Boundaries – Setting Boundaries with Your Belongings

You’re belongings. Do you own them or do they own you? Where do you begin and you’re belongings end? 

I’ve talked about our relationship to our belongings in other blog posts.  This month I’d like to take another look at belongings and go over how to set boundaries with them. Setting boundaries can be very helpful in keeping the clutter out of your life AND also help you stay closer to your intentions and values.

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Boundaries and your Belongings

Taking the time to reflect on your relationships, work and your life, is a common way to stay connected to yourself and life purpose. Setting boundaries is part of this and it’s easy to find information on boundaries these areas of ones life, however, there isn’t much out there on creating boundaries with your belongings.  

It’s very easy to accumulate items over time, especially if you are not taking the time to:

 a) let go of items regularly and 

b) don’t have any boundaries around accumulating new items. 

This means not only cluttered spaces but also a cluttered mind and spirit and even relationships. I know for myself that it’s been an enlightening process and has helped me not only set better boundaries with my belongings but also with others. 

Setting out parameters for when you go shopping, how much you plan on spending or when to let go of items is key to creating a foundation. When we are in relationships with others, we think about what we are willing to accept and not accept. For example, not accepting that someone is more than 15 minutes late. 

Doing the same around your belongings is just as important.

Knowing what you have and what you use is a great first step in creating boundaries. It’s also a way to gain awareness and see where you can strengthen the limits that you want to create around your belongings. If you are not setting boundaries with your belongings, it can be a chance to see where you are not setting boundaries in other areas of your life.  It can also give you insight into you beliefs that may be affecting your ability to set healthy boundaries. For example, often when I work with clients, a common comment is that if they let go of an item that someone gave them, they are fearful that the person will be upset with them. 

What boundaries do you need to set around your belongings?

There are different types of boundaries that affect your boundaries with your belongings, here are some:

Money: This looks like not having a budget and then accumulating too many things that you don’t need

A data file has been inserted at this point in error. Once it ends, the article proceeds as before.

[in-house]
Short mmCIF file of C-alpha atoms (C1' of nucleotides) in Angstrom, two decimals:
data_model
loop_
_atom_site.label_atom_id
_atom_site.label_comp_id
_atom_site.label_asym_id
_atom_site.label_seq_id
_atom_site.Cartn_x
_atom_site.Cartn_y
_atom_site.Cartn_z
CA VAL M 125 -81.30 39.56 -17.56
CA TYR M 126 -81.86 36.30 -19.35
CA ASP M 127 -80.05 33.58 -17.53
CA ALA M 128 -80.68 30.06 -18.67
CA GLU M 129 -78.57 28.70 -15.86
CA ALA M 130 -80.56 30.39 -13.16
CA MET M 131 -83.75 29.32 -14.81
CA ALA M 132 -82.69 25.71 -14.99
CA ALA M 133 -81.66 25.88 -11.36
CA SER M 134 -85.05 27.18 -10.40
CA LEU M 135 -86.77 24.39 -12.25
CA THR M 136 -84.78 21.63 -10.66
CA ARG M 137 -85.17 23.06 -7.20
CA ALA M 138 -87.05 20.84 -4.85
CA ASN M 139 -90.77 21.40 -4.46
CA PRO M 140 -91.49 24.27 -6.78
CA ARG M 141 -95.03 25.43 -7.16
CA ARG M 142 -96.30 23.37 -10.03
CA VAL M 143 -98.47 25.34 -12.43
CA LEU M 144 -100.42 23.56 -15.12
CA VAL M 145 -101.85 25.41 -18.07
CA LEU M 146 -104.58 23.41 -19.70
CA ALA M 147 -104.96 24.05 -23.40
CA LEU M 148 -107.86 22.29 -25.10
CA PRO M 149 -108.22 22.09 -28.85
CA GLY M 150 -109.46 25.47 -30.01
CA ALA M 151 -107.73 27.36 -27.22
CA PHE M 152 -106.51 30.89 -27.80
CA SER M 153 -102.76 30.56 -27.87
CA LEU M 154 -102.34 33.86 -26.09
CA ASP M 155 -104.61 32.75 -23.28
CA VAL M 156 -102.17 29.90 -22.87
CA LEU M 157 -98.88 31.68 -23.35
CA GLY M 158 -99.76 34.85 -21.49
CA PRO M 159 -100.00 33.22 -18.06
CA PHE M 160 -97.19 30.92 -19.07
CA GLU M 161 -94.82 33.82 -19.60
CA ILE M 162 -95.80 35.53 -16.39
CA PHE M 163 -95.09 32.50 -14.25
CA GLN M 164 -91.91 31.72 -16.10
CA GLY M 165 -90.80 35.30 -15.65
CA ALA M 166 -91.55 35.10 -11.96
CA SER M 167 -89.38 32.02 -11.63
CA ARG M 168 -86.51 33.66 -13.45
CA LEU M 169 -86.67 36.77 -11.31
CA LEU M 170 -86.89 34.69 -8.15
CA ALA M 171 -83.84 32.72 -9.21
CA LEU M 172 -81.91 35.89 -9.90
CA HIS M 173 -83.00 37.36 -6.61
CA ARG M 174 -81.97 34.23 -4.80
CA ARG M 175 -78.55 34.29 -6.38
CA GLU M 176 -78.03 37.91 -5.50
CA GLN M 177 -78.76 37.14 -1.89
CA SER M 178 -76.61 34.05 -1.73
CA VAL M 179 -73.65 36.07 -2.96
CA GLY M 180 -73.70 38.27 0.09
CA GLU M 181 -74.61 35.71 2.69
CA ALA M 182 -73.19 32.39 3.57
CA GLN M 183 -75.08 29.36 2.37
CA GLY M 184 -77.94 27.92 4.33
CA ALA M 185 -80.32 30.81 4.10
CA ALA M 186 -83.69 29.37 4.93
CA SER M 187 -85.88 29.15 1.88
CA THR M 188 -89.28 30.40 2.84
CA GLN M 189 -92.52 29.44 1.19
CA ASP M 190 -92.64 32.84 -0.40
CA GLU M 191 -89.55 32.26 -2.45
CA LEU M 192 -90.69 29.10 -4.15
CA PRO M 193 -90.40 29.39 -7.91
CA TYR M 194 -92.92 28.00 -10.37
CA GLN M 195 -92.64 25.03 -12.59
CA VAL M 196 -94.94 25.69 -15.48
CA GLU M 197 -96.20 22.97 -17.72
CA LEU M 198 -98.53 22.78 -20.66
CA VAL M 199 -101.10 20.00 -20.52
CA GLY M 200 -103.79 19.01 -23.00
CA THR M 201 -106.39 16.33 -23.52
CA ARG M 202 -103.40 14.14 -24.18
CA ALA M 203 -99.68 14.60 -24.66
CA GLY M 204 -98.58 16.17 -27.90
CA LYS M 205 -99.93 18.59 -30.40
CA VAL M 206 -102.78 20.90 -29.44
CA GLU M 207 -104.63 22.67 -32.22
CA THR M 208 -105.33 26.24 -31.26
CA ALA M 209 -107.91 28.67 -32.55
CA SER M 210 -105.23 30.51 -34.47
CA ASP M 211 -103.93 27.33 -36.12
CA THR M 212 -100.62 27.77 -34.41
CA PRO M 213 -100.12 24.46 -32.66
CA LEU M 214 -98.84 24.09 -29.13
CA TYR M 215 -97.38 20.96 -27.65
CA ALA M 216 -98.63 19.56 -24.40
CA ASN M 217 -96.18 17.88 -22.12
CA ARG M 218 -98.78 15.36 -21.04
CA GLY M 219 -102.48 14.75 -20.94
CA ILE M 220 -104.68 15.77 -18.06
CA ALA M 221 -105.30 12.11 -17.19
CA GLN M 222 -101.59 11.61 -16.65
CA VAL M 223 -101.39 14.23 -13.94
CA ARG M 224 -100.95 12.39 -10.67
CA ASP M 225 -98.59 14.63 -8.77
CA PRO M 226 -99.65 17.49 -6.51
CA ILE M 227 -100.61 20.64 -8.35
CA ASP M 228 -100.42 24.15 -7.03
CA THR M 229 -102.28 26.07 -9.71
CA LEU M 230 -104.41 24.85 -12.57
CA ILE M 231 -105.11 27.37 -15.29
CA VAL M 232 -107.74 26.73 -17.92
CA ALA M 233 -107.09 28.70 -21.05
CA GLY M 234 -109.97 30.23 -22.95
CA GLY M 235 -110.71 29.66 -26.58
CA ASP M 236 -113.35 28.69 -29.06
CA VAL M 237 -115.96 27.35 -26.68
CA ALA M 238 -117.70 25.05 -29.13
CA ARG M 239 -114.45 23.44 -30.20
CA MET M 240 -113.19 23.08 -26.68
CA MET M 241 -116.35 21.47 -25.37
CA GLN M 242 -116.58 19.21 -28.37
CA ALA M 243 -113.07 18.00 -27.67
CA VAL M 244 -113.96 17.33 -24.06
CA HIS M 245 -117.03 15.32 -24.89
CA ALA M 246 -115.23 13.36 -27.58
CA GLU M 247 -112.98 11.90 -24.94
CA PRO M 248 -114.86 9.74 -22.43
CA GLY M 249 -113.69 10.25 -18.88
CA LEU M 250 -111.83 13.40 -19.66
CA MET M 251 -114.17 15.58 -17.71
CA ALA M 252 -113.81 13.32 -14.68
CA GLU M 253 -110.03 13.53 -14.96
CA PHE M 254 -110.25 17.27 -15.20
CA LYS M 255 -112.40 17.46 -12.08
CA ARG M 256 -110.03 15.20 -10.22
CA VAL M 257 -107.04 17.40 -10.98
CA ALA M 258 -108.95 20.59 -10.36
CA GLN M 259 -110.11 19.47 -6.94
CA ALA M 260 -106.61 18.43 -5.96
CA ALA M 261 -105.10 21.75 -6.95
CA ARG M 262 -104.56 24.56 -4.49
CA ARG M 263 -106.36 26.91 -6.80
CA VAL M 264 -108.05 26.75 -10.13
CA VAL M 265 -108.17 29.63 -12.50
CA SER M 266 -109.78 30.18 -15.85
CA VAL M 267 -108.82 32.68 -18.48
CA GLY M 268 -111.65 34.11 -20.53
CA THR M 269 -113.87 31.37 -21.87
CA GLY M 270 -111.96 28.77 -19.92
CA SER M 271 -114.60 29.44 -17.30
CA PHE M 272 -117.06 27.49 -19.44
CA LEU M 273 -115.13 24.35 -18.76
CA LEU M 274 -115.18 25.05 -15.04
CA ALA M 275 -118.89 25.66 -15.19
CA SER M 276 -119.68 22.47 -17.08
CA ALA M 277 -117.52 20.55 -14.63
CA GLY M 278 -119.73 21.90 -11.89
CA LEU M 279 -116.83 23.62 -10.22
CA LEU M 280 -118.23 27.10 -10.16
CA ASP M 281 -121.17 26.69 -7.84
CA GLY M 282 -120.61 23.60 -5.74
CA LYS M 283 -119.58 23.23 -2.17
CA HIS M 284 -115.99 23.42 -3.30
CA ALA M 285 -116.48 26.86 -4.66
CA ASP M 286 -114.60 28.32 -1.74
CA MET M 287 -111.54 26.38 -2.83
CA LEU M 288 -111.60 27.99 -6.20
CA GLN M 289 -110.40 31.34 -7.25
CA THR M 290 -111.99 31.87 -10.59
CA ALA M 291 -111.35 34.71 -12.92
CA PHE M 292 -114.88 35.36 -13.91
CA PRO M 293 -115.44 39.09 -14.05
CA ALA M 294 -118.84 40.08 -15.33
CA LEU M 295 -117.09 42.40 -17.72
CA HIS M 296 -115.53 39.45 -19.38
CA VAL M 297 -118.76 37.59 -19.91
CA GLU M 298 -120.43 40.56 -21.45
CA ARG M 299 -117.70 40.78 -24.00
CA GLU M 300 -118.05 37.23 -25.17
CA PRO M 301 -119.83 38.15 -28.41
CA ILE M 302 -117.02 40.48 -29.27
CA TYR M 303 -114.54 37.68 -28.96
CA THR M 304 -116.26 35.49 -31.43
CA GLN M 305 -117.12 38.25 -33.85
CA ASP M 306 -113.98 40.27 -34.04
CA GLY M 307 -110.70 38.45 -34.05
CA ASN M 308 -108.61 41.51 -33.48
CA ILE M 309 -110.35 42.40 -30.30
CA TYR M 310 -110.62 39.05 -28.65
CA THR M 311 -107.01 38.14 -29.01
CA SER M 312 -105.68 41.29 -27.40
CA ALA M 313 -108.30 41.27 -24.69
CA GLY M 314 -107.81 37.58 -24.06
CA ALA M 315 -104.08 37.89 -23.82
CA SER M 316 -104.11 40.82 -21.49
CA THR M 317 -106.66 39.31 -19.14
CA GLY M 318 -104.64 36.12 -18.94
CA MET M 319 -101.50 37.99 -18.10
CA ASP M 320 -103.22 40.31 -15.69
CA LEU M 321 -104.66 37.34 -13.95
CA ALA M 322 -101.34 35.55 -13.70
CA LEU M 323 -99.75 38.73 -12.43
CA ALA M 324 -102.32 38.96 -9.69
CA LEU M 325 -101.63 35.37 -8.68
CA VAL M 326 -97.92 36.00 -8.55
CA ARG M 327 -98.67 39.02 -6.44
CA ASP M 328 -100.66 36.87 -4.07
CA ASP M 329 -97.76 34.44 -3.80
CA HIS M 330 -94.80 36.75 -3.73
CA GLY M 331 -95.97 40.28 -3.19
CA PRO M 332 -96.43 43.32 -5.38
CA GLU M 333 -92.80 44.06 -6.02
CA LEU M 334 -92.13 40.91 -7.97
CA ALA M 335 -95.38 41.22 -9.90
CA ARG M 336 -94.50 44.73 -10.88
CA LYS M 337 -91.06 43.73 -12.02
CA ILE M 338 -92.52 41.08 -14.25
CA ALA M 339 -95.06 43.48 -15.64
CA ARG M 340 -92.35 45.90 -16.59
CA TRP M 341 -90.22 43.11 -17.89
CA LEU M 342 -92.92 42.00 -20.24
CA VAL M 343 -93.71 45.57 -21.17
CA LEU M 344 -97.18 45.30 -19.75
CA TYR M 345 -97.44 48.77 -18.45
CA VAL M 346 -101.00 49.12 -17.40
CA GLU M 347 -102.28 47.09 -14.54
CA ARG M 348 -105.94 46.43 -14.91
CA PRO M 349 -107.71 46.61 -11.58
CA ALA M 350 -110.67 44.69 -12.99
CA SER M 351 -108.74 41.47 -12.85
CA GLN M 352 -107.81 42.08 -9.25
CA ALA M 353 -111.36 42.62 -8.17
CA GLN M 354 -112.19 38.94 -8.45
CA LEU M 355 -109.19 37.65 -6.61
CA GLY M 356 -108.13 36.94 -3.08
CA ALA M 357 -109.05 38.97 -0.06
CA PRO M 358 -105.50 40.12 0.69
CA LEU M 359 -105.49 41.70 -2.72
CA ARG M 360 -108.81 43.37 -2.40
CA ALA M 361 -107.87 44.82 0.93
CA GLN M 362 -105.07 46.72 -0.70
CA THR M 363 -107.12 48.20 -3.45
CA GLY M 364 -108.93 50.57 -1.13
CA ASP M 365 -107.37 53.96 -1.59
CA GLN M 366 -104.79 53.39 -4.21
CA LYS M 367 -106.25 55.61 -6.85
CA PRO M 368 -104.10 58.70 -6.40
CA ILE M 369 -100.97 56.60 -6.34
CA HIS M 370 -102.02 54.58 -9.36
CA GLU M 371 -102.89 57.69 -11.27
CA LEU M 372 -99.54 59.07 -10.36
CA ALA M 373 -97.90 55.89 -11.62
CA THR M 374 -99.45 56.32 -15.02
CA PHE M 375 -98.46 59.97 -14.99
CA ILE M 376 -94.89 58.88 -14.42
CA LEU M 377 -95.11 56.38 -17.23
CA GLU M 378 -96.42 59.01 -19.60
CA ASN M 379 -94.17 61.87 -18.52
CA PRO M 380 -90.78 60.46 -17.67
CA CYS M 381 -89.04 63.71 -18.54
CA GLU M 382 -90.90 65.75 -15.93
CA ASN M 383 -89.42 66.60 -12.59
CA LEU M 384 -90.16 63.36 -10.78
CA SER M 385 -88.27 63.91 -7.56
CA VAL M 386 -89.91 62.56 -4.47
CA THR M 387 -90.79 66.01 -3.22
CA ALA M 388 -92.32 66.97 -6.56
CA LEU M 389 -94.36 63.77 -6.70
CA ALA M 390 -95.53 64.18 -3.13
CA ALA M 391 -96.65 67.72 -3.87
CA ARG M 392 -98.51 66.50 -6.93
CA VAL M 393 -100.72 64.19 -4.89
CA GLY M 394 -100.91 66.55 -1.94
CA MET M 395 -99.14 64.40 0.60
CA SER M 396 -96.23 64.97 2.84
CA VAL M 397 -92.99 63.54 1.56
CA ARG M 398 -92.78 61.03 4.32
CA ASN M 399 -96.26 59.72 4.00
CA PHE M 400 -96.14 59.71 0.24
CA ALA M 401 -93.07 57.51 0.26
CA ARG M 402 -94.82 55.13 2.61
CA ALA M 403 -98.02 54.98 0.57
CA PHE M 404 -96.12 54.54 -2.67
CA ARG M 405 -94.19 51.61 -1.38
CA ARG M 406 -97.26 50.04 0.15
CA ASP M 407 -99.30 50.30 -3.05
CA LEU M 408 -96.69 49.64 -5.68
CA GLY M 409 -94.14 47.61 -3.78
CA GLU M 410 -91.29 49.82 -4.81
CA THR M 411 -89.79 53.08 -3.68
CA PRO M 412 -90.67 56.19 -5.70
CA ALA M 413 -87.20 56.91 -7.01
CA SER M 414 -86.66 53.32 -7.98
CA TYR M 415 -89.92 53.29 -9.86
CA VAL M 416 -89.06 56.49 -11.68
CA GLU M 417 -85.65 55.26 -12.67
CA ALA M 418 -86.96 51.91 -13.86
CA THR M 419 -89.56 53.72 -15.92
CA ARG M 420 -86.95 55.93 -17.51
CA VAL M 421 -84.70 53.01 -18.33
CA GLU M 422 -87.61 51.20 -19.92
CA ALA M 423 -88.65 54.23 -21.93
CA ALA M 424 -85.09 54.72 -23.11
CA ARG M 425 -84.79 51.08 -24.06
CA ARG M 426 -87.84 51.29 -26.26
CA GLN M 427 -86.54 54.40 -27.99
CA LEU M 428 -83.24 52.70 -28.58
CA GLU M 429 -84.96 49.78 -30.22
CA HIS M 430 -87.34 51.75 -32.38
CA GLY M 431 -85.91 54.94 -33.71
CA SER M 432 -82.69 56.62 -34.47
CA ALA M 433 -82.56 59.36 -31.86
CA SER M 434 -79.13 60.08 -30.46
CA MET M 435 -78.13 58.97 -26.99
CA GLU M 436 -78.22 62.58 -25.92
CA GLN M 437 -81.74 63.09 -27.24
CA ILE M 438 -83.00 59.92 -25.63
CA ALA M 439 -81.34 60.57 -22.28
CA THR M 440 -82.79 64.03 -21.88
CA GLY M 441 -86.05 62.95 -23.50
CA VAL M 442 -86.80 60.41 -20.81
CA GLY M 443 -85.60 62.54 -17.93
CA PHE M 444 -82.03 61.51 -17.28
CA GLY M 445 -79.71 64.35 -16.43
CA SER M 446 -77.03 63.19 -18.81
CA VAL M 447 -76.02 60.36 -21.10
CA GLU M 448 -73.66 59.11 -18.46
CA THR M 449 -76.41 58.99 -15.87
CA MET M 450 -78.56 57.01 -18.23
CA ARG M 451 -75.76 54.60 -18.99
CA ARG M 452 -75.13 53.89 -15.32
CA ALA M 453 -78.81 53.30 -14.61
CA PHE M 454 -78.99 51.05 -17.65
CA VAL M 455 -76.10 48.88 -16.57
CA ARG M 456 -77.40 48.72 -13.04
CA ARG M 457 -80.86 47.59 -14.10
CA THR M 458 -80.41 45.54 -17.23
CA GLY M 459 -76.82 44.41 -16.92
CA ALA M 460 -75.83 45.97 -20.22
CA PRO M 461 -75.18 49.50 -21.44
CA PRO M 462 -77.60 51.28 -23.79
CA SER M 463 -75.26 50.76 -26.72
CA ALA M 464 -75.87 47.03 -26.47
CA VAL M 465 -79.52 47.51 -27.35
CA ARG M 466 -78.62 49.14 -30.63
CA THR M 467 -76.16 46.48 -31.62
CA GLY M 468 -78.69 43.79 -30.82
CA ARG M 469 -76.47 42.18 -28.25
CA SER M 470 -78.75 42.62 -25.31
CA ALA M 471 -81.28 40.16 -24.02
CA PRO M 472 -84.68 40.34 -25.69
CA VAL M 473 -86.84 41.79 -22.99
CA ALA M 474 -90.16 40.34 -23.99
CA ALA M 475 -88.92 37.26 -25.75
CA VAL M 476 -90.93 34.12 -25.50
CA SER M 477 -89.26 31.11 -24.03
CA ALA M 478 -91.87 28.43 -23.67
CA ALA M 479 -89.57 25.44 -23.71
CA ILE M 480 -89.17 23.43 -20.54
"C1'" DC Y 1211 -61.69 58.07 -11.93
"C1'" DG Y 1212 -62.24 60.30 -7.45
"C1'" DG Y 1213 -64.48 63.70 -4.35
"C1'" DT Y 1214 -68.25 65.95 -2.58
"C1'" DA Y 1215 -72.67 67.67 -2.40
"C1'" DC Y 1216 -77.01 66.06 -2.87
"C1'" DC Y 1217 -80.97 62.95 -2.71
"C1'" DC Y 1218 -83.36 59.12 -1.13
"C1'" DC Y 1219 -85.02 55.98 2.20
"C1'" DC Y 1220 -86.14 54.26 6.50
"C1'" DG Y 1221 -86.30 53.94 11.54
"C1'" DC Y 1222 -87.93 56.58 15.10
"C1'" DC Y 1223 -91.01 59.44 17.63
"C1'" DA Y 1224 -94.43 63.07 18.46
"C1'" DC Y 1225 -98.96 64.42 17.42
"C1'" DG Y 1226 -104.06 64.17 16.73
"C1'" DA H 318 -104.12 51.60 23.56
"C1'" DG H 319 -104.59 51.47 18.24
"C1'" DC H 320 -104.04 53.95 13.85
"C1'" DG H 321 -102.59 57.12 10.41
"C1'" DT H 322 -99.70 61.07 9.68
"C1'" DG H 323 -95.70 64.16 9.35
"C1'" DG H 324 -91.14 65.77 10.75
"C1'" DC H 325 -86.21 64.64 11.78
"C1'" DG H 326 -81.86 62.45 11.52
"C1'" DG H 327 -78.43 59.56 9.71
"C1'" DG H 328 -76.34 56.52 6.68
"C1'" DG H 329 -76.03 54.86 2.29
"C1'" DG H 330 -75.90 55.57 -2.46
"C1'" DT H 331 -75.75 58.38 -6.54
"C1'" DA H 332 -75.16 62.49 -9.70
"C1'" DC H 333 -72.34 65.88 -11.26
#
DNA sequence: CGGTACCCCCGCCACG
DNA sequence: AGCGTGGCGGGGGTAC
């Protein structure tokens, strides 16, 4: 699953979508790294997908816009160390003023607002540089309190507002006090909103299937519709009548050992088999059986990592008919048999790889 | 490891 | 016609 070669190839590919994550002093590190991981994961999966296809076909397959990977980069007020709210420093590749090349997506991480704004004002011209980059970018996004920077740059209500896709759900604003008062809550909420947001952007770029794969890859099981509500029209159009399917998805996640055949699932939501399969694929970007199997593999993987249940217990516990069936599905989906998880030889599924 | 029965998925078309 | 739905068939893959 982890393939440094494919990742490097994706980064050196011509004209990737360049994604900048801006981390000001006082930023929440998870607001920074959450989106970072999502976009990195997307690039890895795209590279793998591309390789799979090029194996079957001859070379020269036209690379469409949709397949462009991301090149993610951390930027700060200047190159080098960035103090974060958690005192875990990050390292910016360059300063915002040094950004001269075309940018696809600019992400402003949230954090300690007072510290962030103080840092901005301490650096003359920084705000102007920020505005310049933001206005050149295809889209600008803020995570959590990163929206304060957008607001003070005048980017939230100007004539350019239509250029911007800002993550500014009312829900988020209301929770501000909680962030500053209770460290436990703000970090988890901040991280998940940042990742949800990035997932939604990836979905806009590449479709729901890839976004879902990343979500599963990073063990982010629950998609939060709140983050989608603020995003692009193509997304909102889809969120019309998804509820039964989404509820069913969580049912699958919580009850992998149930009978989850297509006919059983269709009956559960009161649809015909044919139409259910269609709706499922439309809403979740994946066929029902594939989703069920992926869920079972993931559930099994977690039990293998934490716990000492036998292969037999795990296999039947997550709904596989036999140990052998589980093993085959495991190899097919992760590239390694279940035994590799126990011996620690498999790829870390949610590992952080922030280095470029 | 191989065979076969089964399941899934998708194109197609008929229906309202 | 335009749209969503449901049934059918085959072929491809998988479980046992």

Retail therapy: Going shopping when you are feeling emotional instead of using other tools to cope with your distress. 

Saying no: People giving you things that they are letting go of and you feel bad to say no. Or accepting gifts from people when you don’t want them. 

Emotional – Keeping items from past relationships and holding onto the relationship emotionally through the item(s). This causes a blurring of boundaries where a previous relationship ended and a new relationship began and the old one affects the new one.

Reusing items: Keeping things to be sustainable yet you don’t have a specific purpose or timeframe to use it.

When we don’t take the time to assess our relationship to our belongings we are missing an opportunity to address patterns that go beyond our belongings. 

What you Can Do

Setting Intentions:

Set intentions of what you want in your life. Remember to be clear with what you want and what your values are. 


Pick one area to focus on at a time and be sure that you have help, a good chunk of time and a clear space to work in. For example, if you are starting with clothing, you can use your bed to sort all of your items. 

Once you finish sorting, review your intentions and go through one item at a time to see what you want to keep and what you are ready to let go of.

It’s very important to refer to your intentions during this process because those are the boundaries you’ve created that will help you decide what to keep and what to let go of. During this step it’s helpful to take note of what’s coming up for you, a sense of guilt, sadness, etc. and so you can address it later.


Find a place to zone your items. This means choosing one location where you would access similar items. It also means that you are not cramming items into a space. What also helps is having items in sets, colour coding and staying away from stacking items.


The most important part of getting organized is changing your habits, beliefs and creating boundaries. When you take the time at the beginning of the process to set boundaries for what you want in your life, it not only helps you let go of items, it also helps you from bringing in new items and having the clutter come back.

Make a list of the boundaries you want to create with you items. Here are some suggestions to help you get started.

Set boundaries with:

  • Gifts

  • Free items

  • Reusing items 

  • Number of items you want

  • Sentimental 

  • Spending 

Record your clear simple boundaries in a journal or create a visual so that you can reference it regularly and integrate your new way of connecting to your belongings. 

All of these suggestions are connected to your relationship to your belongings and how the clutter can creep back after decluttering. If you create clear boundaries around all of the behaviours and habits connected to your belongings, not only will you have an organized space, you will also feel lighter, more focused and present.

the handbook


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